In an unprecedented total disruption of a fully operational GNSS constellation, all satellites in the Russian GLONASS broadcast corrupt information for 11 hours, from just past midnight until noon Russian time (UTC+4), on April 2 (or 5 p.m. on April 1 to 4 a.m. April 2, U.S. Eastern time). This rendered the system completely unusable to all worldwide GLONASS receivers. Full and correct service has now been restored.
“Bad ephemerides were uploaded to satellites. Those bad ephemerides became active at 1:00 am Moscow time,” reported one knowledgeable source. For every GNSS in orbit, the navigation messages include ephemeris data, used to calculate the position of each satellite in orbit, and information about the time and status of the entire satellite constellation (almanac); this data is processed by user receivers on the ground to compute their precise position.
According to another source, a GLONASS fix could not take effect until each satellite in turn passed back over control stations in the Northern Hemisphere to be reset, thus taking nearly 12 hours.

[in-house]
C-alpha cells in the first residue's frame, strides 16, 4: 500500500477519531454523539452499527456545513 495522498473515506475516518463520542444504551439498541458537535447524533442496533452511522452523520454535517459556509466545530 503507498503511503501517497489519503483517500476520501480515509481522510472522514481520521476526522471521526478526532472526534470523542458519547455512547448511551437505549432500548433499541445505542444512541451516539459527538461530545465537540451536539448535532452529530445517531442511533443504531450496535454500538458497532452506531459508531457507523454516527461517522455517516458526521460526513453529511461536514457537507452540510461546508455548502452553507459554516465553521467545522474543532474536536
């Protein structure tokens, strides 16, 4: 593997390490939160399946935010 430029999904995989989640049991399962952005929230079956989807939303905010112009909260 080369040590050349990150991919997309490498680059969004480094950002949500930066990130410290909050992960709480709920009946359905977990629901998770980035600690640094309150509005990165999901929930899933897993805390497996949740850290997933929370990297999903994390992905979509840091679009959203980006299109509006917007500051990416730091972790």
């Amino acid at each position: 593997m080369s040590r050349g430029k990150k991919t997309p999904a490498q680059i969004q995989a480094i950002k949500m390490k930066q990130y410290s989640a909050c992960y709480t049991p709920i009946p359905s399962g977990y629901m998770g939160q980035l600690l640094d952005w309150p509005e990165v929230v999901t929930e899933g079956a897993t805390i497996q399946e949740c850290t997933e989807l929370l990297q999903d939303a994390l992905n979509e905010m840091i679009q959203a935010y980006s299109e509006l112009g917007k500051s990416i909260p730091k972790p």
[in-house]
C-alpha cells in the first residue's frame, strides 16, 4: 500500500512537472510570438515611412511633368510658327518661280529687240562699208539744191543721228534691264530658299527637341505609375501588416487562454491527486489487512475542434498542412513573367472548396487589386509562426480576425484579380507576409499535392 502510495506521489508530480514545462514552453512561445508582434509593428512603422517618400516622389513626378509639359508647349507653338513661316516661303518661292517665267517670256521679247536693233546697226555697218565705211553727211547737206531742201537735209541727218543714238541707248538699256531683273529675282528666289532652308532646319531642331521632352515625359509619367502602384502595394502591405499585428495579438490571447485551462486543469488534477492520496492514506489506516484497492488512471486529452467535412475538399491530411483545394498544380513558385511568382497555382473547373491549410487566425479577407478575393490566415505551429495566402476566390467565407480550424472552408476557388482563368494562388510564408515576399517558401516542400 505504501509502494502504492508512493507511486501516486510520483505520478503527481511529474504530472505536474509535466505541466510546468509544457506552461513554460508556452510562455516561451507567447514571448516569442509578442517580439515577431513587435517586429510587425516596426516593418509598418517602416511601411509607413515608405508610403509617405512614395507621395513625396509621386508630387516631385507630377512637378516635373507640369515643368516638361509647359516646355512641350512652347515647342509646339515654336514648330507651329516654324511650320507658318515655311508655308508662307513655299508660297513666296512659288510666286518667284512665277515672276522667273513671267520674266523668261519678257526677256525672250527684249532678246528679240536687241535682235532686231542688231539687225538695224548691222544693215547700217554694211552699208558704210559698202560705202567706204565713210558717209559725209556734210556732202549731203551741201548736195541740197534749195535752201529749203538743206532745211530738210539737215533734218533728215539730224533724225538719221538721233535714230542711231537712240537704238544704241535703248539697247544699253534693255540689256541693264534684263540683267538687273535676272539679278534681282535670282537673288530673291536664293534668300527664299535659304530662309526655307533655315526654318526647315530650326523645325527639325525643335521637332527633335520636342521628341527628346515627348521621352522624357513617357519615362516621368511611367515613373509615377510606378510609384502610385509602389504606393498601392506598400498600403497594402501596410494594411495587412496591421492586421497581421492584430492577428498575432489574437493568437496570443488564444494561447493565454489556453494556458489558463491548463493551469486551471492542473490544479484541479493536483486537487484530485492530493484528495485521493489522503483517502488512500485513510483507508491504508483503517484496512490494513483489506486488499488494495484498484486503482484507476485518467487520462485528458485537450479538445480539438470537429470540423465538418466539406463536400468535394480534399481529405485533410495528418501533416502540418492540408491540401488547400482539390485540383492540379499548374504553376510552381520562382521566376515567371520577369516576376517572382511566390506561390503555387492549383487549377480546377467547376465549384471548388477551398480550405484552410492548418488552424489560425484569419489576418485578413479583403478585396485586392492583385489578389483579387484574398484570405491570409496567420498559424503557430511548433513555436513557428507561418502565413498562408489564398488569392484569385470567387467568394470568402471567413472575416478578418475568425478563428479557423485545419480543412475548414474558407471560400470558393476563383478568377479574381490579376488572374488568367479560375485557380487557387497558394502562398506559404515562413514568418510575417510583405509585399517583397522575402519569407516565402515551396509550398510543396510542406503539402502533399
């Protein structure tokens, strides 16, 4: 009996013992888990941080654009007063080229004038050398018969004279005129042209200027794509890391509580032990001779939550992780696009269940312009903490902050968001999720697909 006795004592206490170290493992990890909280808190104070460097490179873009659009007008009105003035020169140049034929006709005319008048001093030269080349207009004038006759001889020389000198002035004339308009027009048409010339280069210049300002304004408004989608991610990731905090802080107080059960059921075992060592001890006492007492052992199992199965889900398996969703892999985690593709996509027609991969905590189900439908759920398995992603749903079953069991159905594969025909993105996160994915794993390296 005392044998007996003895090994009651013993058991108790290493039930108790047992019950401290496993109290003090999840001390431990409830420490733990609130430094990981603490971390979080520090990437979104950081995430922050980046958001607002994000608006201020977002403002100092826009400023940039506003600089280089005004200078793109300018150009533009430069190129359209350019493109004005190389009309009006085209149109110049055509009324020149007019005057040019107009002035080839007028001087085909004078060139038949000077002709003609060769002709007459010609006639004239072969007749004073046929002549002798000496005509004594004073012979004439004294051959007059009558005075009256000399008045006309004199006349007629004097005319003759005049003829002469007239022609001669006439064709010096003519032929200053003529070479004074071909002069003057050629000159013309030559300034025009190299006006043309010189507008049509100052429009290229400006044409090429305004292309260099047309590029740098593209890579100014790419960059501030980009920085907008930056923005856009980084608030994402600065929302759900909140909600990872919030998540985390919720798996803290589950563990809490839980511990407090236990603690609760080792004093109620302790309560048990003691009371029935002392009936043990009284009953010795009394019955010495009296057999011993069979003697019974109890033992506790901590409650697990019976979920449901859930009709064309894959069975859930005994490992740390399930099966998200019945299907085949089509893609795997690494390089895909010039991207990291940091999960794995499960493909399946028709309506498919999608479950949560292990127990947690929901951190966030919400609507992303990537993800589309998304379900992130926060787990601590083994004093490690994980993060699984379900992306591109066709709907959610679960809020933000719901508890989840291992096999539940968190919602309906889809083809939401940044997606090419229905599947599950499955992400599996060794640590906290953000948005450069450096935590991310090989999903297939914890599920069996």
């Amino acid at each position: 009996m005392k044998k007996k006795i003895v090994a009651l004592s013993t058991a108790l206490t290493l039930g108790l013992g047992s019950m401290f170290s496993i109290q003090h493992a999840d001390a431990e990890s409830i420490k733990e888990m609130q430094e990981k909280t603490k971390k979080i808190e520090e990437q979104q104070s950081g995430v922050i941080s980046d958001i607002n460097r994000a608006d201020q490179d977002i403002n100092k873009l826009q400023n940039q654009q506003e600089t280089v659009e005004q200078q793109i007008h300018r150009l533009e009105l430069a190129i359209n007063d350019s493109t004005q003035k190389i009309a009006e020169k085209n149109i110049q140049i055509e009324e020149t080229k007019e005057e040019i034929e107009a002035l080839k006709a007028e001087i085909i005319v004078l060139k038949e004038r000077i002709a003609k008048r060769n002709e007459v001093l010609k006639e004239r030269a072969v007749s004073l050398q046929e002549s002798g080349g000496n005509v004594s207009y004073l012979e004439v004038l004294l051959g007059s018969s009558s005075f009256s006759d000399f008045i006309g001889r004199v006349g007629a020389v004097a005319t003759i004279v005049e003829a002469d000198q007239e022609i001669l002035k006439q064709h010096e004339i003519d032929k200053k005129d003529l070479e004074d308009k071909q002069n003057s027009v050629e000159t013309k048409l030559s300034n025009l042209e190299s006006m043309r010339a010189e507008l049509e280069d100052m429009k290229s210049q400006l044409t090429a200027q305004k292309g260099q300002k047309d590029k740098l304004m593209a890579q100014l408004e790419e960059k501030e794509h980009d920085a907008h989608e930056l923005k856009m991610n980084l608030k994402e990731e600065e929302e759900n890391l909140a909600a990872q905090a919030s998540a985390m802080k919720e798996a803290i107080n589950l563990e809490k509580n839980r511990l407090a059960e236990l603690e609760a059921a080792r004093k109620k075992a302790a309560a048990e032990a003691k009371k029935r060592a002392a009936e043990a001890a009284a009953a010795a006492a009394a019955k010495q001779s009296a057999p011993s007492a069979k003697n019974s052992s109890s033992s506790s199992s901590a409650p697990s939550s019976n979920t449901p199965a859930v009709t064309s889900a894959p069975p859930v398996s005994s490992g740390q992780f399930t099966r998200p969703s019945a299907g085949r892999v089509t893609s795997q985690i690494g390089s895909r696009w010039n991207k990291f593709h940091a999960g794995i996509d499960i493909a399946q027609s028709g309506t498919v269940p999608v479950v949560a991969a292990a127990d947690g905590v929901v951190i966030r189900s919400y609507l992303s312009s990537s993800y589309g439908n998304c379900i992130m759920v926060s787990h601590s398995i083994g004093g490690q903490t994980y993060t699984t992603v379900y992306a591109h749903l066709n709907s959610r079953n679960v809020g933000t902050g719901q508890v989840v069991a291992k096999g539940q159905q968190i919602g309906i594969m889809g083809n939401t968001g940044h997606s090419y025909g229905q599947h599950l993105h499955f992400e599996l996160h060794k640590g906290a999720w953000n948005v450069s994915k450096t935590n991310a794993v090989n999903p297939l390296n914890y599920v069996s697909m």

During the outage, CEO Neil Vancans of Altus Positioning Systems reported “We are currently experiencing calls from customers all over the world who are experiencing GLONASS ‘outages’ and we have advised customers to switch GLONASS tracking off on our receivers. We don’t have any better information on when normal service is likely to resume from GLONASS satellites. If you do, let me know!”
Such a — possibly human, possibly computer-generated — error could conceivably occur with GPS, Galileo, or BeiDou. “Another reason to have backups,” mused Richard Langley of the University of New Brunswick. “And not just other GNSS.”
A recent plot shows all satellites restored to normal service: